Commissioner Mort Ewing's Proposal (approved by informal consensus):
Level One SPLOST projects
Jail pods debt service - $3 million
Administration Building debt service - $5 million
Judicial Center (expansion) - $7 million
Level Two SPLOST projects
Upgrade parks - $1 million
Miracle League Field - $1.5 million
District 4 improvements - $1.1 million
Animal Control - $100,000
Juvenile facility - $500,000
Historic Jail - $1.2 million
Agricultural facility - $1.1 million
Fire Station #8 - $1.1 million
Hospital emergency room - $4 million
Landfill debt service - $500,000
Public Works equipment - $500,000
County vehicle replacement - $2.5 million
Fire services - $100,000
Road improvements - $17.28 million
Municipal SPLOST projects
Transportation - $6.96 million
Airport - $500,000
Porterdale (these numbers have been altered)
Transportation - $394,000
Porterdale Gym - $400,000
Recreation - $36,000
Unspecified - $1.23 million
Transportation - $252,630
Transportation, recreation and community center - $336,840
Total: $57.6 million
County Commissioner Mort Ewing's original 2011, $57.6 million SPLOST proposal is expected to be the final list presented to voters at the March 15 special election.
Commissioners Nancy Schulz and Earnest Simmons, who opposed Ewing's list, made counter proposals at Tuesday night's work session and called for unity, but neither was able to garner majority support.
Commissioners Ewing, Tim Fleming and J.C. Henderson pledged support for Ewing's proposal previously and are expected to officially vote for his SPLOST list at Tuesday's regularly scheduled board meeting at 7 p.m. at the Historic Courthouse.
Henderson was absent from Tuesday's board meeting, and although he had not seen Schulz's revised proposal as of Wednesday evening, he said still supported Ewing's proposal.
Schulz's Revised Proposal
Chairman Kathy Morgan went down Ewing's list item by item Tuesday, giving more project details and telling commissioners whether the project would have future maintenance and operation costs.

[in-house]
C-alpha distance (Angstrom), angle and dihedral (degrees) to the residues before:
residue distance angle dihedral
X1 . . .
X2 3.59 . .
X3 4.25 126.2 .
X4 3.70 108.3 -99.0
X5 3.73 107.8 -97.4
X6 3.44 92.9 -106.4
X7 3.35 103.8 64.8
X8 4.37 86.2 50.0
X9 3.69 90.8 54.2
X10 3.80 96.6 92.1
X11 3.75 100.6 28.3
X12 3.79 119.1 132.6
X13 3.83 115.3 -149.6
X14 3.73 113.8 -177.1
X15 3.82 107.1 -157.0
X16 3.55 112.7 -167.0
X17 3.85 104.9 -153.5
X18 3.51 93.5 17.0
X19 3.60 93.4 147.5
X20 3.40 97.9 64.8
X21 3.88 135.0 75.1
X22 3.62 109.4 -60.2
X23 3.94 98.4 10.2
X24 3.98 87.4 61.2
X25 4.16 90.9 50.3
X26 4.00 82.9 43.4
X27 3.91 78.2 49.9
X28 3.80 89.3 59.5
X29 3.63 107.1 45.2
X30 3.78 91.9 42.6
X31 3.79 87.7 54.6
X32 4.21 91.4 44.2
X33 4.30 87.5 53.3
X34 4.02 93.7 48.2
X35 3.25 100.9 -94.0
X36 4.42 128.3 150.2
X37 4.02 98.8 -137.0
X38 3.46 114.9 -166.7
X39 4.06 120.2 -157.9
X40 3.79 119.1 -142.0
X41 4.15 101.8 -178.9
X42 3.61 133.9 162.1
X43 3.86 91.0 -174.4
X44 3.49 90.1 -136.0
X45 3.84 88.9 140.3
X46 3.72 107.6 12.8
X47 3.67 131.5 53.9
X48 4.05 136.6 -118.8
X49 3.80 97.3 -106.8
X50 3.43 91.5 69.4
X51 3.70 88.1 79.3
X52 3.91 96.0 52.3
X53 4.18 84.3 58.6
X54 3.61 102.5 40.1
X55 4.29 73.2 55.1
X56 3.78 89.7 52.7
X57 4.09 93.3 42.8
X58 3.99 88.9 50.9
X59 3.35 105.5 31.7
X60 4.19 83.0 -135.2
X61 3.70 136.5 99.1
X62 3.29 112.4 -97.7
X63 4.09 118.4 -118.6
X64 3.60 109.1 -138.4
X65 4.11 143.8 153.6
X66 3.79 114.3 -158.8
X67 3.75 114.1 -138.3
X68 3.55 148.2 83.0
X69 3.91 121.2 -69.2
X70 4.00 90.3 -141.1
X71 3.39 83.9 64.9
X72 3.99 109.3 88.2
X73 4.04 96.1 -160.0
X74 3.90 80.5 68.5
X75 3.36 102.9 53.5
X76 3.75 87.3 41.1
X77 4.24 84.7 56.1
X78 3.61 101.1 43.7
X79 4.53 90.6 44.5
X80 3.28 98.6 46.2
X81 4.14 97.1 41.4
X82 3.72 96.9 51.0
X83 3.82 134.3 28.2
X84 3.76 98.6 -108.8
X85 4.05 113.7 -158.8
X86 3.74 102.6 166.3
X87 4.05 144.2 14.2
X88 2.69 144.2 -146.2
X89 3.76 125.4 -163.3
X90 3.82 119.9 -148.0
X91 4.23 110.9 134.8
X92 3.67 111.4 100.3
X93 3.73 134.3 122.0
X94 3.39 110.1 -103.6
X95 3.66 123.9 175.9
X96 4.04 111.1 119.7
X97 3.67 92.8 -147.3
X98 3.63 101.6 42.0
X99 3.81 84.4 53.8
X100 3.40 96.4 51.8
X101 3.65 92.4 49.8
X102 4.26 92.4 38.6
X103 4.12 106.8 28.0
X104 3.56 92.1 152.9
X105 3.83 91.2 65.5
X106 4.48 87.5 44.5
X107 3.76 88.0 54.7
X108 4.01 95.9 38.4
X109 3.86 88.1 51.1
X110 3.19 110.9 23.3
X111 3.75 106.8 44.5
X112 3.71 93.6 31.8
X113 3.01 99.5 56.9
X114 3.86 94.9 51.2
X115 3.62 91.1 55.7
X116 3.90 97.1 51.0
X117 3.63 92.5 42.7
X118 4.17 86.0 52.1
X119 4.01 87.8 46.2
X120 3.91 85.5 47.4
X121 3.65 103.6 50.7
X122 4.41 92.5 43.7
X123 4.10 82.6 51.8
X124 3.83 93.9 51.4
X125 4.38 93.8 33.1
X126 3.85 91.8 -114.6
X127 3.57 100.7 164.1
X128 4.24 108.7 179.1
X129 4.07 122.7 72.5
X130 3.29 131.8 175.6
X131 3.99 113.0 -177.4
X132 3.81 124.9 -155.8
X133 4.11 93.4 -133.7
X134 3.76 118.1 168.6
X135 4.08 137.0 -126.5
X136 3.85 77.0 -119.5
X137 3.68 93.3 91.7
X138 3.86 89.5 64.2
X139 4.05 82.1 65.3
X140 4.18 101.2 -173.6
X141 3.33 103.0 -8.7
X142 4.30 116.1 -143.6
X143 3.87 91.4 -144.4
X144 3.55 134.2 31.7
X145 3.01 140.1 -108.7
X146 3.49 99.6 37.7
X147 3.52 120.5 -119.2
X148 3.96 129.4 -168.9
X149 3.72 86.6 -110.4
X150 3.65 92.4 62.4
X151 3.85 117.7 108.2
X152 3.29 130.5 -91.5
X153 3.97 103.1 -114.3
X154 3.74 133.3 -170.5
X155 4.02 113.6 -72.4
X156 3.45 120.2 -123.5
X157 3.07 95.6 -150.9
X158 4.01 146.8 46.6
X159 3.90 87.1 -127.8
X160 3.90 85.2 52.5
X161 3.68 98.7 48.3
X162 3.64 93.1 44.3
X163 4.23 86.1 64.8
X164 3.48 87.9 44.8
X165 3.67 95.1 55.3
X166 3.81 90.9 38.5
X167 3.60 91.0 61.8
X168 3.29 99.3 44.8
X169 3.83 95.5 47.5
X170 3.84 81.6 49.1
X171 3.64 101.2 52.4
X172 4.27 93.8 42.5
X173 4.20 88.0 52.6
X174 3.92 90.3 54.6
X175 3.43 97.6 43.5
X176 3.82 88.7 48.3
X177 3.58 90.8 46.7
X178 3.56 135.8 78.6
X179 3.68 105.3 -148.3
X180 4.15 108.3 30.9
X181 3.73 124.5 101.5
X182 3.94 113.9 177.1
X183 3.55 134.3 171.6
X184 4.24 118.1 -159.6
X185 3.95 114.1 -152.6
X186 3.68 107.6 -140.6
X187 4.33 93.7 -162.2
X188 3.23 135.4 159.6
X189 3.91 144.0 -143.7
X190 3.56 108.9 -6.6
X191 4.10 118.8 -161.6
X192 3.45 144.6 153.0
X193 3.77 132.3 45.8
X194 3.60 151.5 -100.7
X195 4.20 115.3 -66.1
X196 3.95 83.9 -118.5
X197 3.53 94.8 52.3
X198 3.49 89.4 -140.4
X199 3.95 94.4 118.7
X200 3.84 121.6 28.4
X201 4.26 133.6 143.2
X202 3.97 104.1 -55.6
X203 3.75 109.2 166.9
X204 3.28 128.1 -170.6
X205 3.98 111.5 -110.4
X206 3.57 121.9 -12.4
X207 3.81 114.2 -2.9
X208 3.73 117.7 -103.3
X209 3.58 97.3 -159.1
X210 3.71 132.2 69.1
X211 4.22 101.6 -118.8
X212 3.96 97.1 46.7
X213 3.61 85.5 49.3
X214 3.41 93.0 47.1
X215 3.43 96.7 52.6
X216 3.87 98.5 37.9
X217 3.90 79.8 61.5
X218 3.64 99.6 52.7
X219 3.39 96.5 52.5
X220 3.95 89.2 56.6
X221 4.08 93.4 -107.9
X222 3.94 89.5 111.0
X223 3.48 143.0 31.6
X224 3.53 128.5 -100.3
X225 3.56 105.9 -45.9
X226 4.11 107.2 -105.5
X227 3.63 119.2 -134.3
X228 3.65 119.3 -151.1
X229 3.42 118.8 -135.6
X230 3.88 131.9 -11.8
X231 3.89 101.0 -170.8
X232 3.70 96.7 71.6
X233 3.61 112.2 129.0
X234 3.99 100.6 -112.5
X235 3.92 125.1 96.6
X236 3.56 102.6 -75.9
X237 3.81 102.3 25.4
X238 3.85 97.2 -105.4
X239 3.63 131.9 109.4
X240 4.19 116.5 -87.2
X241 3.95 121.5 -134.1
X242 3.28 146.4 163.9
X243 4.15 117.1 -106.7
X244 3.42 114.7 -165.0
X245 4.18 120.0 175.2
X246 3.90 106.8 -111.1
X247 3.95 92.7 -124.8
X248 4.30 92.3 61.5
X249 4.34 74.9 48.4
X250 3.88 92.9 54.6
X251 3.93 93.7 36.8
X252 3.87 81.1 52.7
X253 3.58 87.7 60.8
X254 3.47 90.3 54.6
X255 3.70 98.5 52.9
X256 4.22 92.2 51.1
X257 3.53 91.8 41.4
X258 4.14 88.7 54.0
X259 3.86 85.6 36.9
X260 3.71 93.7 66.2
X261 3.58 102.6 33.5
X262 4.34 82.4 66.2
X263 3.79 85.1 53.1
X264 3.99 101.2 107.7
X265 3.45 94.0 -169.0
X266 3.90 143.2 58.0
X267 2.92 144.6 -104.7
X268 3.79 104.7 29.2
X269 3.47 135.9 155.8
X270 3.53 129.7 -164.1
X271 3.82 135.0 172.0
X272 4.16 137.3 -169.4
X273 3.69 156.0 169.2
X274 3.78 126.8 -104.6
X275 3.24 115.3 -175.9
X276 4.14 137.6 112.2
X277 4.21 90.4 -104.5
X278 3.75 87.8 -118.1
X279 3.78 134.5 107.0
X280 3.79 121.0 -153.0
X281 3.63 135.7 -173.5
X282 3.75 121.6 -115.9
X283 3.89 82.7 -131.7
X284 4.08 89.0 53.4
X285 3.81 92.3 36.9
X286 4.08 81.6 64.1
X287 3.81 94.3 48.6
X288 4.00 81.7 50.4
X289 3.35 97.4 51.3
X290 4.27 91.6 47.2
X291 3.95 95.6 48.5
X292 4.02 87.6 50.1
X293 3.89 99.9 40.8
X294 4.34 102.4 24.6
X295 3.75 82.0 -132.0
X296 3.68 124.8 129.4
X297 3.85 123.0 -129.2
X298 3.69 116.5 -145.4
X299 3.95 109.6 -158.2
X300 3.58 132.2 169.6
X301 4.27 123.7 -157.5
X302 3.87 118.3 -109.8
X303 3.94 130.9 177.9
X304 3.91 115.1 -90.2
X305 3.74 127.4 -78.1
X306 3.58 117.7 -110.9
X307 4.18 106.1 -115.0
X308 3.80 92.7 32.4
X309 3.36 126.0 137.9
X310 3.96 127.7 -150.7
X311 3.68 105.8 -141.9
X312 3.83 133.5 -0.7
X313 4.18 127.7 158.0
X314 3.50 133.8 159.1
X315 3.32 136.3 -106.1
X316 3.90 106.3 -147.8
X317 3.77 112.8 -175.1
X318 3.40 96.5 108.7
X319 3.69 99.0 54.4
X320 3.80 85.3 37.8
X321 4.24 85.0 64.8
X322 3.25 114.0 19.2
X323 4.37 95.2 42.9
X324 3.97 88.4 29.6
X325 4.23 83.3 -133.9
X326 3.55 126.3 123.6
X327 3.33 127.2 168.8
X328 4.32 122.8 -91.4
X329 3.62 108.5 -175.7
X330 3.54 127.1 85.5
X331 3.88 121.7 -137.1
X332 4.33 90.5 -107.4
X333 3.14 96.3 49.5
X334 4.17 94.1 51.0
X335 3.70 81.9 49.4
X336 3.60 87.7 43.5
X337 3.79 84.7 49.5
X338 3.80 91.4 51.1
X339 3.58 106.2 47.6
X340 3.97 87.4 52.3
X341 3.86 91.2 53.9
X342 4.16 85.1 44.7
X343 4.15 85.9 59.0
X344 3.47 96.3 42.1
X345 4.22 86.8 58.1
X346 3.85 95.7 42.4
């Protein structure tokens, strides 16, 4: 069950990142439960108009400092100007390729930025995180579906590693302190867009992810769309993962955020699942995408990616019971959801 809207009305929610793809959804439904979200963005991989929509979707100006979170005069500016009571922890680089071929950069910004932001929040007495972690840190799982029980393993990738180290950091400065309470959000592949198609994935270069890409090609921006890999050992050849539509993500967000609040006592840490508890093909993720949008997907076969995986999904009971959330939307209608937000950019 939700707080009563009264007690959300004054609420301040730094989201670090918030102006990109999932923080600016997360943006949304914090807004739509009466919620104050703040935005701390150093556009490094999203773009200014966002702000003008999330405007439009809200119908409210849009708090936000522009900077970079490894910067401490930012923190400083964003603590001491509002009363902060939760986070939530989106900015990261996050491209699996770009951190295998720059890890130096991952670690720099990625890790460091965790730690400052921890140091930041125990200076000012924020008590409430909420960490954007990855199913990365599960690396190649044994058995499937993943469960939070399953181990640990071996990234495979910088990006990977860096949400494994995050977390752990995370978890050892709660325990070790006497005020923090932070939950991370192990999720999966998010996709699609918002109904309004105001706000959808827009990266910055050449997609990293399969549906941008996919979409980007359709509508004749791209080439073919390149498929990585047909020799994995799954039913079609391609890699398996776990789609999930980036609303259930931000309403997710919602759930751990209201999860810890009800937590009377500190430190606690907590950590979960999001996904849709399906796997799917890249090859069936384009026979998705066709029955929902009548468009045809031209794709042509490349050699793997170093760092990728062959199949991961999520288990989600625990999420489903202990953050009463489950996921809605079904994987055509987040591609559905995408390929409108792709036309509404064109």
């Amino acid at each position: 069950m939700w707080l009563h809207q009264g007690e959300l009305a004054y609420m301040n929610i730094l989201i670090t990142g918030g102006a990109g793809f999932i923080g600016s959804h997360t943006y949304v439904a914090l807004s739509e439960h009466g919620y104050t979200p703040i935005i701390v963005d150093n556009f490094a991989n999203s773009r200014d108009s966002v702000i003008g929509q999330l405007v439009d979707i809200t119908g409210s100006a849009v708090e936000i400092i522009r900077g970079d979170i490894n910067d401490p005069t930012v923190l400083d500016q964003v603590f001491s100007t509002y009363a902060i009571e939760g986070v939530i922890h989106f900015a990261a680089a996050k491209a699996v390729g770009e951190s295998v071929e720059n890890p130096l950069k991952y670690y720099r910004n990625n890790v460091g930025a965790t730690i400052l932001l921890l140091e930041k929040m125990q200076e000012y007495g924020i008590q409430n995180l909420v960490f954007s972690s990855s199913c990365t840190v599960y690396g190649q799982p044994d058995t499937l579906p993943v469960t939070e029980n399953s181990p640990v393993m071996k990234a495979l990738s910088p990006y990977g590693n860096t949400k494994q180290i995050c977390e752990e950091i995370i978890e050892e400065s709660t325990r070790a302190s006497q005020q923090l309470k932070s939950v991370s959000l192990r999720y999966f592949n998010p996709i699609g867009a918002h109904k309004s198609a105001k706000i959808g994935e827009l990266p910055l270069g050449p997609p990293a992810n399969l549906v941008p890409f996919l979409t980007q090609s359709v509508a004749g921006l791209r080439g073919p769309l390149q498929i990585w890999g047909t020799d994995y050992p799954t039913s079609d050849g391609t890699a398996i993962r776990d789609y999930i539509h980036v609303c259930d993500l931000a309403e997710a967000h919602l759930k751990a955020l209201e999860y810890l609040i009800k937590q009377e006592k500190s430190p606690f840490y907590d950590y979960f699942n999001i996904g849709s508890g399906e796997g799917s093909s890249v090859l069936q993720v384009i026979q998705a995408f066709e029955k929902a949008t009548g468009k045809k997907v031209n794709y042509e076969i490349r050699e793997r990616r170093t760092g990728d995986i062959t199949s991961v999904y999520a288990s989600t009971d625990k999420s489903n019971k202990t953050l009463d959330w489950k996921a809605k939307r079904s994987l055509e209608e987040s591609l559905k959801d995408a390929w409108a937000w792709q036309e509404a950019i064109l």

She said previously she believed the 2011 SPLOST should contain more money to pay off county debt, because otherwise some debt would have to be paid out of the general fund. Ewing allocated $8.5 million to pay off debt on the Newton County Detention Center, Administration Building and landfill. Morgan said Tuesday that under Ewing's proposal the county would have to pay around $1.8 million out of the general fund during the next six years.
Schulz's revised proposal called for an additional $1.59 million to pay debt, while making slight reductions from other line items. The board will not issue bonds based on expected SPLOST collections to pay for any projects, as it has done in the past.
"I think we've all listened to our constituents over the past couple of weeks and I know that all of us know how important it is to pass the SPLOST. And I feel very strongly that we need a list that all of us can support," Schulz said. "Everything that I've listened to over the last few weeks tells me that good fiscal policy is to focus on reducing your debt as much as possible."
The list is the major portion of the SPLOST, but the county and the county's five cities must also pass an intergovernmental agreement if they want to be able to collect the additional tax for six years.
Representatives from all five cities met with Chairman Morgan and a county attorney earlier Tuesday to discuss a revised intergovernmental agreement. Based on various comments Tuesday night, it appeared that the cities had supported an agreement including Ewing's proposal and were all set to officially vote on the agreement next week, either at a regularly scheduled or special called meeting.
When asked, Jenny Carter, an attorney in County Attorney Tommy Craig's law office, said that if the board voted to approve a different SPLOST list, the cities would have to re-vote on a new agreement. She asked if all commissioners were satisfied with the terms of the agreement, if not the actual list, and all four present commissioners showed signs of agreement.
Morgan attempted to call for another informal consensus vote on the agreement as a whole, but Ewing said a consensus had already been reach on both the list, at a Dec. 18 work session, and on the rest of the intergovernmental agreement.
"I'm not going to reach any further agreements tonight," he said.
Simmons and Schulz said they still had serious concerns about the consensus list.
"It's of concern to me that we could be going forward with a plan that we might have people that actively vote against it, because we were unwilling to look at compromise. And I think that is tragic. And that is something this board is going to have to live with," Schulz said.